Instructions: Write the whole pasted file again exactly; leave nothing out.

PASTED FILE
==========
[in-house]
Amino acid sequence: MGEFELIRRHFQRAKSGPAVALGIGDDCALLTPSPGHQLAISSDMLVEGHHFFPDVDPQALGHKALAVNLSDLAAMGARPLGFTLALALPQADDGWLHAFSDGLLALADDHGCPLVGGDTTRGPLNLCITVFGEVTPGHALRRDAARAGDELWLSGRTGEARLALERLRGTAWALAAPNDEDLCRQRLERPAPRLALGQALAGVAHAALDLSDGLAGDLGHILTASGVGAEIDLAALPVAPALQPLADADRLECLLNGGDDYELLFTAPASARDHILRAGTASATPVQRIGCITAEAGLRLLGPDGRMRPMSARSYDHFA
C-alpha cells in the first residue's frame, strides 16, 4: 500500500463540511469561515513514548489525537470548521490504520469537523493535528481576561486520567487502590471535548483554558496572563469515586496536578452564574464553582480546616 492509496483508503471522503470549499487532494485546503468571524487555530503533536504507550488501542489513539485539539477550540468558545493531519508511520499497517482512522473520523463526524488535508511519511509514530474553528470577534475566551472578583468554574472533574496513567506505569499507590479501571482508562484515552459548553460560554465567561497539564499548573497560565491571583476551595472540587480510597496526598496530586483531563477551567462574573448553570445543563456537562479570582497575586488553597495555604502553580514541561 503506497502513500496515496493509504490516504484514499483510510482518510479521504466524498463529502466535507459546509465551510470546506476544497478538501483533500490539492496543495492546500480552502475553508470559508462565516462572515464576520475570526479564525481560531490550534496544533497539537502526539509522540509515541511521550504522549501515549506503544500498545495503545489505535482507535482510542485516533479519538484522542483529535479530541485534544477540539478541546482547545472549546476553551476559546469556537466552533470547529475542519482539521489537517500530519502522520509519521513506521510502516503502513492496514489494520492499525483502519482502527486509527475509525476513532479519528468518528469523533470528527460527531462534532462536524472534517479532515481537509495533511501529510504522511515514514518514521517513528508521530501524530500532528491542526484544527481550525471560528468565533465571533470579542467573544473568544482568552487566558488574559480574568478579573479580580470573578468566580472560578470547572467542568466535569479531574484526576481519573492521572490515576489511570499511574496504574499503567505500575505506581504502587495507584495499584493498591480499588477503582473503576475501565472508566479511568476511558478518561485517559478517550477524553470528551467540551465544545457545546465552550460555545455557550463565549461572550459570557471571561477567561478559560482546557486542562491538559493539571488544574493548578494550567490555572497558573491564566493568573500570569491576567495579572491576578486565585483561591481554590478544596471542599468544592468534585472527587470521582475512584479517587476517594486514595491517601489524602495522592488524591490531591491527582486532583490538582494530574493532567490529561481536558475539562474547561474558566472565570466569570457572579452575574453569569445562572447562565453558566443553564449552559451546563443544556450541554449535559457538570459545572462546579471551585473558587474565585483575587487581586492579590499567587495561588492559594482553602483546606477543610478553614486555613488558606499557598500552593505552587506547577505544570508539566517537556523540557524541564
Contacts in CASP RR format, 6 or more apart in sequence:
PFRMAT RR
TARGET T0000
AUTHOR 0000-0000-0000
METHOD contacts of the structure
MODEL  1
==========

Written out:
[in-house]
Amino acid sequence: MGEFELIRRHFQRAKSGPAVALGIGDDCALLTPSPGHQLAISSDMLVEGHHFFPDVDPQALGHKALAVNLSDLAAMGARPLGFTLALALPQADDGWLHAFSDGLLALADDHGCPLVGGDTTRGPLNLCITVFGEVTPGHALRRDAARAGDELWLSGRTGEARLALERLRGTAWALAAPNDEDLCRQRLERPAPRLALGQALAGVAHAALDLSDGLAGDLGHILTASGVGAEIDLAALPVAPALQPLADADRLECLLNGGDDYELLFTAPASARDHILRAGTASATPVQRIGCITAEAGLRLLGPDGRMRPMSARSYDHFA
C-alpha cells in the first residue's frame, strides 16, 4: 500500500463540511469561515513514548489525537470548521490504520469537523493535528481576561486520567487502590471535548483554558496572563469515586496536578452564574464553582480546616 492509496483508503471522503470549499487532494485546503468571524487555530503533536504507550488501542489513539485539539477550540468558545493531519508511520499497517482512522473520523463526524488535508511519511509514530474553528470577534475566551472578583468554574472533574496513567506505569499507590479501571482508562484515552459548553460560554465567561497539564499548573497560565491571583476551595472540587480510597496526598496530586483531563477551567462574573448553570445543563456537562479570582497575586488553597495555604502553580514541561 503506497502513500496515496493509504490516504484514499483510510482518510479521504466524498463529502466535507459546509465551510470546506476544497478538501483533500490539492496543495492546500480552502475553508470559508462565516462572515464576520475570526479564525481560531490550534496544533497539537502526539509522540509515541511521550504522549501515549506503544500498545495503545489505535482507535482510542485516533479519538484522542483529535479530541485534544477540539478541546482547545472549546476553551476559546469556537466552533470547529475542519482539521489537517500530519502522520509519521513506521510502516503502513492496514489494520492499525483502519482502527486509527475509525476513532479519528468518528469523533470528527460527531462534532462536524472534517479532515481537509495533511501529510504522511515514514518514521517513528508521530501524530500532528491542526484544527481550525471560528468565533465571533470579542467573544473568544482568552487566558488574559480574568478579573479580580470573578468566580472560578470547572467542568466535569479531574484526576481519573492521572490515576489511570499511574496504574499503567505500575505506581504502587495507584495499584493498591480499588477503582473503576475501565472508566479511568476511558478518561485517559478517550477524553470528551467540551465544545457545546465552550460555545455557550463565549461572550459570557471571561477567561478559560482546557486542562491538559493539571488544574493548578494550567490555572497558573491564566493568573500570569491576567495579572491576578486565585483561591481554590478544596471542599468544592468534585472527587470521582475512584479517587476517594486514595491517601489524602495522592488524591490531591491527582486532583490538582494530574493532567490529561481536558475539562474547561474558566472565570466569570457572579452575574453569569445562572447562565453558566443553564449552559451546563443544556450541554449535559457538570459545572462546579471551585473558587474565585483575587487581586492579590499567587495561588492559594482553602483546606477543610478553614486555613488558606499557598500552593505552587506547577505544570508539566517537556523540557524541564
Contacts in CASP RR format, 6 or more apart in sequence:
PFRMAT RR
TARGET T0000
AUTHOR 0000-0000-0000
METHOD contacts of the structure
MODEL  1